plant RNA isolations often requires the of use unhealthy organic solutions like phenol or beta-mercaptoethanol, and although I still prefer the TriZOL method or the SDS-TriZOL combo for when I need large quantities of great RNA, you have to wonder if it will ever be needed for me to do a northern blot. This method described here is for when you dont need that much RNA, for example because you’re going to do qRT-PCR. Here is a method to quickly and more importantly cheaply isolate good RNA from relatively small amounts of tissue (30-50 mg/a few 0.5 cm leaf discs) using only a low pH from citric acid to inactivate the RNAses. The method is described by Oñate-Sánchez and Vicente-Carbajosa (2008).
Update 2022: Luis Oñate-Sanchez and me have published an updated version of this protocol in Current Protocols. We also renamed the method to CiAR: Citrate-Citric Acid RNA Isolation. Now you can cite the method if you use it! Here is the link.
I like it much better than the plant RNA kit from QIAgen, with those little columns and wash buffers that completely make u lose the appreciation for what ur doing. It takes about the same time, but with less steps, and at least in my hands the yield is much better. It costs about as much as some citric acid, sodium citrate and NaCl, if u dont already have a couple big containers with that stuff gathering dust on the shelves, so u can use your money for the RNAse free DNAse and qRT-enzymes. So far, I have used it for Arabidopsis and Alfalfa
I think DEPC treating of water is not really needed anymore. If you have a Milli-Q machine, the water comes out RNAse free, seriously. So dont buy RNAse free water from Ambion, thats a waste of money. Also, autoclaving or baking your mortar and pestles is a complete waste of time they will be RNAse free exactly for as long as the time you wait before you start grinding your tissues Do’h! I do use a fresh box of tips when doing RNA work, just because my other tip boses are always open. Keeping RNAse of your bench should not be exaggerated, just use common sense. RNAse does not fly through the walls of your tubes. Finaly, are you sure you have RNAse free isopropanol or ethanol? Haha, Scrutinized!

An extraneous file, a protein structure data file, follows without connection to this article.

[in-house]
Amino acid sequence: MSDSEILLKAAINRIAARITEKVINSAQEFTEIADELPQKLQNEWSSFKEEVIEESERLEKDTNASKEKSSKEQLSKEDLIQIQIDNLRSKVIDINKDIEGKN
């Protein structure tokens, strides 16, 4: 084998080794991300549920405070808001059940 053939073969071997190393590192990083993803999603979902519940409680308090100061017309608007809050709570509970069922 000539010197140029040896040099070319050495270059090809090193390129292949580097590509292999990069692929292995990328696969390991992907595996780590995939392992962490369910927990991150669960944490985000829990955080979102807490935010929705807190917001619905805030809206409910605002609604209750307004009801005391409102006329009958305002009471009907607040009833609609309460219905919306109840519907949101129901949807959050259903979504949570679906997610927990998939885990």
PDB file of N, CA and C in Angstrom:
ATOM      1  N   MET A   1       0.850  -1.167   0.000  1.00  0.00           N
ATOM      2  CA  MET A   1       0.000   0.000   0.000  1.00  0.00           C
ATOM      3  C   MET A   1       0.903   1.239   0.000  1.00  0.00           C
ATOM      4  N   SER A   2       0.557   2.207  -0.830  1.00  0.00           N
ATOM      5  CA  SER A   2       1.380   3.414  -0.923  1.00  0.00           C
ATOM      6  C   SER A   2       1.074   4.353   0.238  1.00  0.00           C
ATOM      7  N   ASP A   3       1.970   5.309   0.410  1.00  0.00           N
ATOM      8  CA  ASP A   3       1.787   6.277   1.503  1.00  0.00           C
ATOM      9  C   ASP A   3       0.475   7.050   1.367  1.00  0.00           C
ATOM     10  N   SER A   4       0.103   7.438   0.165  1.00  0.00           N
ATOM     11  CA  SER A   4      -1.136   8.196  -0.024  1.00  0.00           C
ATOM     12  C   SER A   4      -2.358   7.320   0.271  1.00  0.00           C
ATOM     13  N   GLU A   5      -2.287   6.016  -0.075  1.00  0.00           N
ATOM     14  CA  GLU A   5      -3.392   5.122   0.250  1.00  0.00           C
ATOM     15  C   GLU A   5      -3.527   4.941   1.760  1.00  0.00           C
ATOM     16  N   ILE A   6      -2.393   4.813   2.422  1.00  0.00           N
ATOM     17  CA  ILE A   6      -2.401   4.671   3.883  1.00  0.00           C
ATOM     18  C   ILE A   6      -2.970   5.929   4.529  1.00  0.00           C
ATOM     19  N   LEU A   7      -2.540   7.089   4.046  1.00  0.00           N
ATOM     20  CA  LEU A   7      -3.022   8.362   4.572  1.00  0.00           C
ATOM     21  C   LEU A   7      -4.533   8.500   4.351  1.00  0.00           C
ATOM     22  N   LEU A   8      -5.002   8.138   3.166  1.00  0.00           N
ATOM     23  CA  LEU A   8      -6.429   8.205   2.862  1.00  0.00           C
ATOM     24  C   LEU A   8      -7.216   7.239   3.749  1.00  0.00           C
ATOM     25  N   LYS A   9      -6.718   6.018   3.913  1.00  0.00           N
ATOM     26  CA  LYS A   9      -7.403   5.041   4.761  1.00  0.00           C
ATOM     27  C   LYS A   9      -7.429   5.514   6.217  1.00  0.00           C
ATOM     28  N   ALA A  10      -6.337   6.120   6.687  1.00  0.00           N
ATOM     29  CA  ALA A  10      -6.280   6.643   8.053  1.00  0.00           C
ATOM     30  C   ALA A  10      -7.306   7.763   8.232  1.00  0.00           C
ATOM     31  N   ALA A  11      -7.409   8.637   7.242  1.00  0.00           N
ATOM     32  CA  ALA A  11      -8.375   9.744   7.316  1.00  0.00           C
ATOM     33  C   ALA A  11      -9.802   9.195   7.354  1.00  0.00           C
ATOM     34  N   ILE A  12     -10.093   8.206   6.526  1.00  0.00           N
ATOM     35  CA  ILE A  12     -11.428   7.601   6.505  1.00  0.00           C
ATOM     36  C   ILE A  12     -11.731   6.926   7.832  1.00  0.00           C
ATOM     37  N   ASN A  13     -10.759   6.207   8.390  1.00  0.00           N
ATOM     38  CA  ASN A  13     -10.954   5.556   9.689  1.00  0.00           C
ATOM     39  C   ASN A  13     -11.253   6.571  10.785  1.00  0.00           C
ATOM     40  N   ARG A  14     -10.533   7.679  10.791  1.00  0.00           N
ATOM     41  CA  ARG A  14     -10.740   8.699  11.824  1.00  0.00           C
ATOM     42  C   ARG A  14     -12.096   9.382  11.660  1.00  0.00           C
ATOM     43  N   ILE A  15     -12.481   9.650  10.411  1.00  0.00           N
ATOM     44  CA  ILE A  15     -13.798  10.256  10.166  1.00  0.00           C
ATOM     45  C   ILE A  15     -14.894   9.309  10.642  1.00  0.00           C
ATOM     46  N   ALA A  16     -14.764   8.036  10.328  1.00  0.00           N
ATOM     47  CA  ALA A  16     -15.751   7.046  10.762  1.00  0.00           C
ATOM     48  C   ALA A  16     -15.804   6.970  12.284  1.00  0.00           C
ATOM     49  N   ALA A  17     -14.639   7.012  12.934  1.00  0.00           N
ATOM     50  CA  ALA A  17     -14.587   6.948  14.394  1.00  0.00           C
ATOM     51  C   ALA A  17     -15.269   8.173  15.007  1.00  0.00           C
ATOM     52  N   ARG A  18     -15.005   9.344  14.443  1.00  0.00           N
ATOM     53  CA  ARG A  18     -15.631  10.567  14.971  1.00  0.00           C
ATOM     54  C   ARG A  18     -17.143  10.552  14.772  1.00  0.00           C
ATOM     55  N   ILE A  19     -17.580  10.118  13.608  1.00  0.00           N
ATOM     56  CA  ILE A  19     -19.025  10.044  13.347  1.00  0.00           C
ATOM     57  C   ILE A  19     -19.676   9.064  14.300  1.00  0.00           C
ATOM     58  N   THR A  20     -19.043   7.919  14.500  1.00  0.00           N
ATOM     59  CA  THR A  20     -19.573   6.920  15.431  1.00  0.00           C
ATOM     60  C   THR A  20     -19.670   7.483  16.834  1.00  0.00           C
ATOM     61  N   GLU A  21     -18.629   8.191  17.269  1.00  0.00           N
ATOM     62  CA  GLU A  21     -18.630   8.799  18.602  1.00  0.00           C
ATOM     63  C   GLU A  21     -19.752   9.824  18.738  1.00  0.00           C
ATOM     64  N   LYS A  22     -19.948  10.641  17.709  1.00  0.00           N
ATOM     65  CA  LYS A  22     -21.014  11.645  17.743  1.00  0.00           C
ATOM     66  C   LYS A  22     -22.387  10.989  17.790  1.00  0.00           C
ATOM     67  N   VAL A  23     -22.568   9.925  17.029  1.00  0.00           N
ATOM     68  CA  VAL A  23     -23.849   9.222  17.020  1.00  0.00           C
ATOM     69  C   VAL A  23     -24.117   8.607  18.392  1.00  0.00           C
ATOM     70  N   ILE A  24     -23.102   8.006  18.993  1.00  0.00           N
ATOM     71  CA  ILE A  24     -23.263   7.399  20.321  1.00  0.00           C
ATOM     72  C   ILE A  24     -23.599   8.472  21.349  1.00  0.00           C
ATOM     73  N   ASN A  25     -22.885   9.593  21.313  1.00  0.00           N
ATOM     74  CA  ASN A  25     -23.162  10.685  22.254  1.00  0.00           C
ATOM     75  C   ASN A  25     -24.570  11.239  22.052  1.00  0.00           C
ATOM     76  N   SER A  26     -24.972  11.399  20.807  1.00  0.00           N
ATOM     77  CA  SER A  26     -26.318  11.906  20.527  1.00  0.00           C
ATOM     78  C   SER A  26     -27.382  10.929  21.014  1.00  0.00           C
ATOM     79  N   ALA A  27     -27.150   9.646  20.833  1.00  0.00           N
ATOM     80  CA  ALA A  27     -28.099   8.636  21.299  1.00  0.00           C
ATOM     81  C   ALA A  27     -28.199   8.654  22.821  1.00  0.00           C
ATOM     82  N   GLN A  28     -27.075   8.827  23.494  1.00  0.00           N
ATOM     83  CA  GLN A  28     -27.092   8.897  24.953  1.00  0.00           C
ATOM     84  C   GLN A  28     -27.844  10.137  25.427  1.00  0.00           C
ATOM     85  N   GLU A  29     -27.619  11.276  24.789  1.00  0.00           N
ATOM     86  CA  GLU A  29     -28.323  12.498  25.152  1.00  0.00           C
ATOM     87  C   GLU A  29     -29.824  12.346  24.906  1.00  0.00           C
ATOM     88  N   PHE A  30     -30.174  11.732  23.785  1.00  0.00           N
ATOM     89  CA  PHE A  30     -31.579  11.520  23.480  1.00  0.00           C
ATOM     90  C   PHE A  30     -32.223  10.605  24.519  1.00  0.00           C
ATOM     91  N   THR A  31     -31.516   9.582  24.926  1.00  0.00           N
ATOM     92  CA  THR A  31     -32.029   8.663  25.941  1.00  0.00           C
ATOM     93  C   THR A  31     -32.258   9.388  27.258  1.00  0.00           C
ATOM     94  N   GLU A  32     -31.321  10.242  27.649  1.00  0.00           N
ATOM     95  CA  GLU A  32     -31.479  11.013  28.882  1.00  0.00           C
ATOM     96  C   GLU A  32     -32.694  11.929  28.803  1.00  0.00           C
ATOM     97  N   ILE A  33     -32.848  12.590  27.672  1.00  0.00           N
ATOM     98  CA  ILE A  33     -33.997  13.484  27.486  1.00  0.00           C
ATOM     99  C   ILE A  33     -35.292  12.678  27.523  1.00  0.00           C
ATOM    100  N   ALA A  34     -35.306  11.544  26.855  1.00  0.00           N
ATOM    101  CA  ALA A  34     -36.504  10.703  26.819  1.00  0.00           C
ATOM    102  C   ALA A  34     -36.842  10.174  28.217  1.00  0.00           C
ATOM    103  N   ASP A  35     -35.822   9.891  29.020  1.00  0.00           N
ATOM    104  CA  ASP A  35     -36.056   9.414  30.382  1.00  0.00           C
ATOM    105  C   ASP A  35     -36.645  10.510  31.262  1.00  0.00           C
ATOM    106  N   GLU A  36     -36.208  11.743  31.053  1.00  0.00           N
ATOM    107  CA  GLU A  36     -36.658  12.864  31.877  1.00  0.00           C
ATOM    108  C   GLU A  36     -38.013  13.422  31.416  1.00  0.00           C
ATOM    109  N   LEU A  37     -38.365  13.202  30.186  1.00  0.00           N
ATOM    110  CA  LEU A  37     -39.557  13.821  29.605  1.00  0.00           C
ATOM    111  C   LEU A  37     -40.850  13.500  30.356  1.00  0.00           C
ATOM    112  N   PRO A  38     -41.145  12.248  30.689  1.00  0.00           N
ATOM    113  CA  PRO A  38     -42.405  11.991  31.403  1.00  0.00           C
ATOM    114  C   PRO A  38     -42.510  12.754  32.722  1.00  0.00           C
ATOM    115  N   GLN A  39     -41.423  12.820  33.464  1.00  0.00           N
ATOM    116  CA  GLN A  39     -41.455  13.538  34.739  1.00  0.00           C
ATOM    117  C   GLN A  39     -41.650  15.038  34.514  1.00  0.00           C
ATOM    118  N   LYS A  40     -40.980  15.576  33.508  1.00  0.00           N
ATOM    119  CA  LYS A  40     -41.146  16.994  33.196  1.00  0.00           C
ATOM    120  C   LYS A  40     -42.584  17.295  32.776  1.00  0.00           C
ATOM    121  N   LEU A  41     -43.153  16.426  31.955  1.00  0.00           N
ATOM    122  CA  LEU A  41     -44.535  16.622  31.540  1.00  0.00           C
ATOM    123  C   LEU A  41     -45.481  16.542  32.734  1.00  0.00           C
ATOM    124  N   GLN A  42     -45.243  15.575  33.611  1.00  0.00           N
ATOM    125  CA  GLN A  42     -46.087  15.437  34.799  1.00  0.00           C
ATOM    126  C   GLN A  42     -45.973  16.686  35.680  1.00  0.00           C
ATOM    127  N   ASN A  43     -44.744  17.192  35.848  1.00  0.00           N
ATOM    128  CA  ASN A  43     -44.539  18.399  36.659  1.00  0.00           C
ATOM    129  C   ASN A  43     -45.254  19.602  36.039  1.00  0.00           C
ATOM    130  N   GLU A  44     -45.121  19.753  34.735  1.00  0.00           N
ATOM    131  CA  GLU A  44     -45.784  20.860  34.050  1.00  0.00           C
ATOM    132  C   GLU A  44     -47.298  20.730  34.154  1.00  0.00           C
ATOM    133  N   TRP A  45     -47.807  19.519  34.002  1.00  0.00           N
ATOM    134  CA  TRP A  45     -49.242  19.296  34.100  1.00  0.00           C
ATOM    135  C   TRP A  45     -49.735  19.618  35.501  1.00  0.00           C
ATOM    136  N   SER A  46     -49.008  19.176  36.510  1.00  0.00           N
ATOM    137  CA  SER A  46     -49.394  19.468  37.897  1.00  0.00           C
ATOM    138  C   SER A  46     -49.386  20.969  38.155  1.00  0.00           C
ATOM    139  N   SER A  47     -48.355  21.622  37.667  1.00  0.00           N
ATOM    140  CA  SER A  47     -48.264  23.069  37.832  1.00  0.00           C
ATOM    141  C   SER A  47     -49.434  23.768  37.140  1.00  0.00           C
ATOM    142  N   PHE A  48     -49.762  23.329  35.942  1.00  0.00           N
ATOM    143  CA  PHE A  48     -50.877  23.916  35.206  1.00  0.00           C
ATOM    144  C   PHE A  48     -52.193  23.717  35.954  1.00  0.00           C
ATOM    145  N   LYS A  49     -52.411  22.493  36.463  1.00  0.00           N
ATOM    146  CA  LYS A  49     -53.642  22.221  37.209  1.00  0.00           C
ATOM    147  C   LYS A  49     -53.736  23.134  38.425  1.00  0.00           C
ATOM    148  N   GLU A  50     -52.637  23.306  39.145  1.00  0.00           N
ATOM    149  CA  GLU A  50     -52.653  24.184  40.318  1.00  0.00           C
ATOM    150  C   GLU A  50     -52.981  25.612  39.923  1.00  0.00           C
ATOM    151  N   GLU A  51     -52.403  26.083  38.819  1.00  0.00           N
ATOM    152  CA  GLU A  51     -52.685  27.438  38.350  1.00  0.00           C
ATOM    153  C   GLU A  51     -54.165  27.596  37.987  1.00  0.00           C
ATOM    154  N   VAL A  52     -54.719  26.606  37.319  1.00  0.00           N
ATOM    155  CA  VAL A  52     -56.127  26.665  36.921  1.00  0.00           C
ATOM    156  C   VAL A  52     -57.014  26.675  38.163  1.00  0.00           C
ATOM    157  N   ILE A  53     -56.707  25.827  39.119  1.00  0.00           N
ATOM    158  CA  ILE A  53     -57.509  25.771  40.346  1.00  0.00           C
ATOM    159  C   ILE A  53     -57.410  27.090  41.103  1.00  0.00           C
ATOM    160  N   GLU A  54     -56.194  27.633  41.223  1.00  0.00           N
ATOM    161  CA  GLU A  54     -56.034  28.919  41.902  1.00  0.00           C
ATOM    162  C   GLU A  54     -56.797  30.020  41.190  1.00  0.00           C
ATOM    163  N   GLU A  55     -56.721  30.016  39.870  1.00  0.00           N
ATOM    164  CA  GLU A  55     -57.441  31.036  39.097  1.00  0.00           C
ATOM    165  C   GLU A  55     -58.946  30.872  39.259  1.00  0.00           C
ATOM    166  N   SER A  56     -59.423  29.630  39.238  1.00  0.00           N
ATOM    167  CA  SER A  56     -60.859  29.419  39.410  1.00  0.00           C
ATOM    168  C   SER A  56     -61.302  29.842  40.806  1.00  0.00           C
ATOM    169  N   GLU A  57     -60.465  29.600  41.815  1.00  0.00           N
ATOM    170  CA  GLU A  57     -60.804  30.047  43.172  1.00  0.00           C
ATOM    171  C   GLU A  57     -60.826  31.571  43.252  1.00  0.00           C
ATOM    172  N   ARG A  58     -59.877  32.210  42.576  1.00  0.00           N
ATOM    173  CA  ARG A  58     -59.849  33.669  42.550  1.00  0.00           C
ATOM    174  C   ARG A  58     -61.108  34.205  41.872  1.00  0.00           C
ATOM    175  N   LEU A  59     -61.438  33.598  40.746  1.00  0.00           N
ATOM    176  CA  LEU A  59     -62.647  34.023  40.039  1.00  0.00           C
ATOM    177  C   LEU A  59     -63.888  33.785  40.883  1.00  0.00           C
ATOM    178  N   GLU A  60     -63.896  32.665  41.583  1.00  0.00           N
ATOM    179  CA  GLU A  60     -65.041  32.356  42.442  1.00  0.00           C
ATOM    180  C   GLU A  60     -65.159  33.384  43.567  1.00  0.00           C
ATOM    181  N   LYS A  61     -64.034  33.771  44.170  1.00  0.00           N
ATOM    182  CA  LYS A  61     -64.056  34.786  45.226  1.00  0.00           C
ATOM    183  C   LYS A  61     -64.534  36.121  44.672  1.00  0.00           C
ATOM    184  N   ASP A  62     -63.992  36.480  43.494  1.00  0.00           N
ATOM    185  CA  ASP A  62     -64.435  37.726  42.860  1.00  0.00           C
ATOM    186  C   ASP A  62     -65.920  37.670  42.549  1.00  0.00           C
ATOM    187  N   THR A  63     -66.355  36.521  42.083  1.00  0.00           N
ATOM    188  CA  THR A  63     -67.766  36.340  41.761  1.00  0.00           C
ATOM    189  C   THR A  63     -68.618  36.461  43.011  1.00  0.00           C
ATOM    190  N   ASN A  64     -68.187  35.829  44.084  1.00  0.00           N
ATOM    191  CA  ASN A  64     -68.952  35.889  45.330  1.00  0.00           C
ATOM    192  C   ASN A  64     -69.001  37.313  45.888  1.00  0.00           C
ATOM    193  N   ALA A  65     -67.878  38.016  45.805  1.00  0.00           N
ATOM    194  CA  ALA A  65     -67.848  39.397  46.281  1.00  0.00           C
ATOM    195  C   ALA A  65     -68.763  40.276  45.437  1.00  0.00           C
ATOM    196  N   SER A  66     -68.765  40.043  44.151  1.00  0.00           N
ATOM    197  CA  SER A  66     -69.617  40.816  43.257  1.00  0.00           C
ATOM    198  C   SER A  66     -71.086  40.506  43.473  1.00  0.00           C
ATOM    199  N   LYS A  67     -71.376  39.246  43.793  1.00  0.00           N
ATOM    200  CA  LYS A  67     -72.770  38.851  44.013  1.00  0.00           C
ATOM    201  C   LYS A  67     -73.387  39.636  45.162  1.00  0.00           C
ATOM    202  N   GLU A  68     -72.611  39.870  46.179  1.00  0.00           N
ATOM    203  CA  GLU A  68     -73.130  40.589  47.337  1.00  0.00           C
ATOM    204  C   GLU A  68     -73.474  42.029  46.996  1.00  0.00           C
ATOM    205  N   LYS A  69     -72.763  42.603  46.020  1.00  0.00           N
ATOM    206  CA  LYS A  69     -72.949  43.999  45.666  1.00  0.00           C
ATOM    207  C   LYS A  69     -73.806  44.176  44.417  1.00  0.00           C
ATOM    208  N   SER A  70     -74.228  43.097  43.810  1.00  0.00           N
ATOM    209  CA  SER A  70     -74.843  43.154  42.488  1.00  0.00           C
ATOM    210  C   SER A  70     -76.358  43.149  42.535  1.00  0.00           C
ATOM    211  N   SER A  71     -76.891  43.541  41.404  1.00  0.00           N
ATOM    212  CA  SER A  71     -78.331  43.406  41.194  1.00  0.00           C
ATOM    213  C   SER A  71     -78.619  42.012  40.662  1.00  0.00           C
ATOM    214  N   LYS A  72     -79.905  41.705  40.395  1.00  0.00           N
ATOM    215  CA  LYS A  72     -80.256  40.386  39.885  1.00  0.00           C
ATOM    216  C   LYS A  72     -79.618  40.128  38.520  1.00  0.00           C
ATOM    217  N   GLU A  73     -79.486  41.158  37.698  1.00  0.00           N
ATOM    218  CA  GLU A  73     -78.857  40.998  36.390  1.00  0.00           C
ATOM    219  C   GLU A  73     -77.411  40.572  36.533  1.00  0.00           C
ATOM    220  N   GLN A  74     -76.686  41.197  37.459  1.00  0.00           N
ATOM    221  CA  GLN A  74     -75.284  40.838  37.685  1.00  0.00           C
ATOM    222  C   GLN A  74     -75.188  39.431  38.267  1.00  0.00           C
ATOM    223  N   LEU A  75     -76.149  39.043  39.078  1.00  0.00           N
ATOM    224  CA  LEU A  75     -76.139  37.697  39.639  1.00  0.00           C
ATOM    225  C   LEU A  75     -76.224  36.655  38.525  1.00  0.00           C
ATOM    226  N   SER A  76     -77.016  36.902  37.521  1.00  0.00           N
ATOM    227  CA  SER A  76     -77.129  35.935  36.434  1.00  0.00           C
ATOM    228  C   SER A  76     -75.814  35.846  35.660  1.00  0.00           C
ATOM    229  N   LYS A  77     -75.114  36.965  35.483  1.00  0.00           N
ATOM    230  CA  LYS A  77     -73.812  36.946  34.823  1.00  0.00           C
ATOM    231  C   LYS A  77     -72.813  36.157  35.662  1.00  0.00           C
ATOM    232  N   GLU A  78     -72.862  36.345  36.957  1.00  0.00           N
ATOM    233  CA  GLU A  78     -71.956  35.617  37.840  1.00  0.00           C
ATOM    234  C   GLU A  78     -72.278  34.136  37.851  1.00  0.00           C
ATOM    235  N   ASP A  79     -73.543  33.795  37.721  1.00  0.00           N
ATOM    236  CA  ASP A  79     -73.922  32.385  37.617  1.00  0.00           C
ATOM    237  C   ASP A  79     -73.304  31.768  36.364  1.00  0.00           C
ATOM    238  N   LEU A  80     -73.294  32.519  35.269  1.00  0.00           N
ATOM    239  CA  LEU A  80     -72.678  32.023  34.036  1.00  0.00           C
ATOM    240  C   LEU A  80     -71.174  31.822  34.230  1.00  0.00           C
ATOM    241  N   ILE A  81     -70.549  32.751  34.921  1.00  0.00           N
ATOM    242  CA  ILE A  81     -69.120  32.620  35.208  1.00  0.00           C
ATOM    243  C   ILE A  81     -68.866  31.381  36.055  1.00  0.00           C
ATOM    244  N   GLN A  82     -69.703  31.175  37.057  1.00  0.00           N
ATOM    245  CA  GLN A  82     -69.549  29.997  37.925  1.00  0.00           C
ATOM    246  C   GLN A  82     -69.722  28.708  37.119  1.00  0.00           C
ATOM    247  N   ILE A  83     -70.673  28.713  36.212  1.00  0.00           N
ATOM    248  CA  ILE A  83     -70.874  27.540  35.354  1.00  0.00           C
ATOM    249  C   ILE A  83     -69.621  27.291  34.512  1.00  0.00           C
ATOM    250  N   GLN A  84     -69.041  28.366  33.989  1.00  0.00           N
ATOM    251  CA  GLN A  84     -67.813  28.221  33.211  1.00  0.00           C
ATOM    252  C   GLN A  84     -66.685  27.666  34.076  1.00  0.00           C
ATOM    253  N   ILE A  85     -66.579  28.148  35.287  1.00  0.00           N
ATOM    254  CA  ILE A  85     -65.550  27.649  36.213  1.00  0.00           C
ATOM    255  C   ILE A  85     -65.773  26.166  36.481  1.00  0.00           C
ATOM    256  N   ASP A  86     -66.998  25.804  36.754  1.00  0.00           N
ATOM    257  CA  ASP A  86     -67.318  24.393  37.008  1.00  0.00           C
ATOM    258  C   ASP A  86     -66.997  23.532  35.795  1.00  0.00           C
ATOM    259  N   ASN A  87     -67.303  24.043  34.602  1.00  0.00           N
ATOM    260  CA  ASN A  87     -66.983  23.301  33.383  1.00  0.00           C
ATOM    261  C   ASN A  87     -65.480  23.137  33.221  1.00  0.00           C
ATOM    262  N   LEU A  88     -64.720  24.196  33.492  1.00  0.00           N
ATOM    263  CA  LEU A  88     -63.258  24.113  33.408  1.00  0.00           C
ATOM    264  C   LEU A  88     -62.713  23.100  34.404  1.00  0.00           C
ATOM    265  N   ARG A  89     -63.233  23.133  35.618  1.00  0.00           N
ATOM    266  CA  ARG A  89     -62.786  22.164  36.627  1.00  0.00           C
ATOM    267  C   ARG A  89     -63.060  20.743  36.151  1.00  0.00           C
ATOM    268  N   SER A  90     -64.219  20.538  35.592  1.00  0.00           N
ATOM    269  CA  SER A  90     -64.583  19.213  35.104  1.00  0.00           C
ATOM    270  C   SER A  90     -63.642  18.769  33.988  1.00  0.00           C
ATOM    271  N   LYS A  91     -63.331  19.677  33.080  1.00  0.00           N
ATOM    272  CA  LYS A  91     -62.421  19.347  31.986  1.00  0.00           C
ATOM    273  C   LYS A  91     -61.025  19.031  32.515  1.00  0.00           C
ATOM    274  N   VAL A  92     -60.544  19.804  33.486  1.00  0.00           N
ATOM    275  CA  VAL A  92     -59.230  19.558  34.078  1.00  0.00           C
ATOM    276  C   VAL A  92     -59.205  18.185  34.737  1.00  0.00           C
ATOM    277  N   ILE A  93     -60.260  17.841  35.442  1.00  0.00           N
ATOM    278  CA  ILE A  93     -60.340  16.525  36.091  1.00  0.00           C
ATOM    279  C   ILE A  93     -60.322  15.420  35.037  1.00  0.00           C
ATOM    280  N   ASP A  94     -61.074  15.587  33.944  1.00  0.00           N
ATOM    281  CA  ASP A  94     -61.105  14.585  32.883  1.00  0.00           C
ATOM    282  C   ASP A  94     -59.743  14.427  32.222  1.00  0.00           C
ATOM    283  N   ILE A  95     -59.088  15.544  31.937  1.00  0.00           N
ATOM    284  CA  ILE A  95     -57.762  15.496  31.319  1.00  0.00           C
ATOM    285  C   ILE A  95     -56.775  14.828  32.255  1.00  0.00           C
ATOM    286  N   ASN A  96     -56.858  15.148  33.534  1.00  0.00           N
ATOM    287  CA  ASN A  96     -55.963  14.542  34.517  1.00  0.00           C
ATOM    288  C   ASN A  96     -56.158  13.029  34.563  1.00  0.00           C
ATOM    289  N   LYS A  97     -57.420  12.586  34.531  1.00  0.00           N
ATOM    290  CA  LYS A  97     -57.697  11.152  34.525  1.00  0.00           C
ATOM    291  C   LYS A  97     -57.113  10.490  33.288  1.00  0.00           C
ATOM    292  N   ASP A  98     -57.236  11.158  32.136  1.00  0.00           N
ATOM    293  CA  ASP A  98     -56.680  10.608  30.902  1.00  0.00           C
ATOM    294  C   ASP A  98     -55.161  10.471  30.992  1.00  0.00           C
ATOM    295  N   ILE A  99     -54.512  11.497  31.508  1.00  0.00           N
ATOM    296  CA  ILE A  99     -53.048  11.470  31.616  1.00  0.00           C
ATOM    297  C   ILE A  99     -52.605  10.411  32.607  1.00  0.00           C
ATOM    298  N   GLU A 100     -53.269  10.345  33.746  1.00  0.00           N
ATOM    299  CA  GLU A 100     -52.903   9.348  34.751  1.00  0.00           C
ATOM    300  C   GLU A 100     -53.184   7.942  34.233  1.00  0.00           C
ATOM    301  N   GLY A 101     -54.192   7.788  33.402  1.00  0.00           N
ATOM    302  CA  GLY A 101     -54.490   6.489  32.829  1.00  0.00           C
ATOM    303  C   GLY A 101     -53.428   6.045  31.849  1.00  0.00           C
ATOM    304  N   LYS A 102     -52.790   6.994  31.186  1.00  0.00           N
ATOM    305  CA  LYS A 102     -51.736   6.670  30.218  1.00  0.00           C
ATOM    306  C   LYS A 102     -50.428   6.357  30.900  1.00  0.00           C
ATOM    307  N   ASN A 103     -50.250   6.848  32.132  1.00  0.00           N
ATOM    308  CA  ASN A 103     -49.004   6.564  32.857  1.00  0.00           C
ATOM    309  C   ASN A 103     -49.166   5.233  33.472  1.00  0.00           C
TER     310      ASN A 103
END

- grind ~30-50 mg of tissue
- add 300 μl of lysis solution and homogenize thoroughly, quickly
- incubate @ room temperature for 5 min (important step)
- add 100 μl of precipitation solution and mix by inverting the tubes gently.
- incubate 10 min @ 4◦C
- Spin at 4◦C for 10 min 11500 rpm.
- transfer 300 ul of supernatant to new tube (if there is still some material floating, centrifuge again).
- add 300 μl of isopropanol and mix by inverting
- spin 4 minutes and carefully pour of the sup
- wash pellet with 70% EtOH, air dry and resuspend pellet in 25 μl of RNAse-free water
- Add 3 μl 10X DNAse buffer and 2 μl of DNAseI
- Incubate 30 min at 37◦C (or whatever the specific enzyme requires you to do)
- precipitate: to the 30 μl of RNA, add 70 μl of RNAse free water, 50 μl of 7.5 M NH4Ac and 400 μl 95% EtOH and mix well.
- Spin 20 min at 4◦C, wash pellet with 70% EtOH, air dry RNA and resuspend in 20 μl of RNAse free water
solutionsLysis buffer (for 50 ml)
2 % SDS (5 ml 20% SDS)
68mM Sodium citrate FW: 294.10 (1.0 g)
132mM Citric acid FW: 210.14 (1.4 g)
1mM EDTA (0.1 ml 0.5 M EDTA) Precipitation solution (for 25 m)l
4M NaCl (20 ml 5 M NaCl)
16mM Sodium citrate (0.12 g)
32mM Citric acid (0.17 g) 7.5 M NH4Ac (FW: 77.0825) 28.9 g/50 ml
referenceOñate-Sánchez and Vicente-Carbajosa (2008). DNA-free RNA isolation protocols for Arabidopsis thaliana, including seeds and siliques.BMC Res Notes. Oct 20;1:93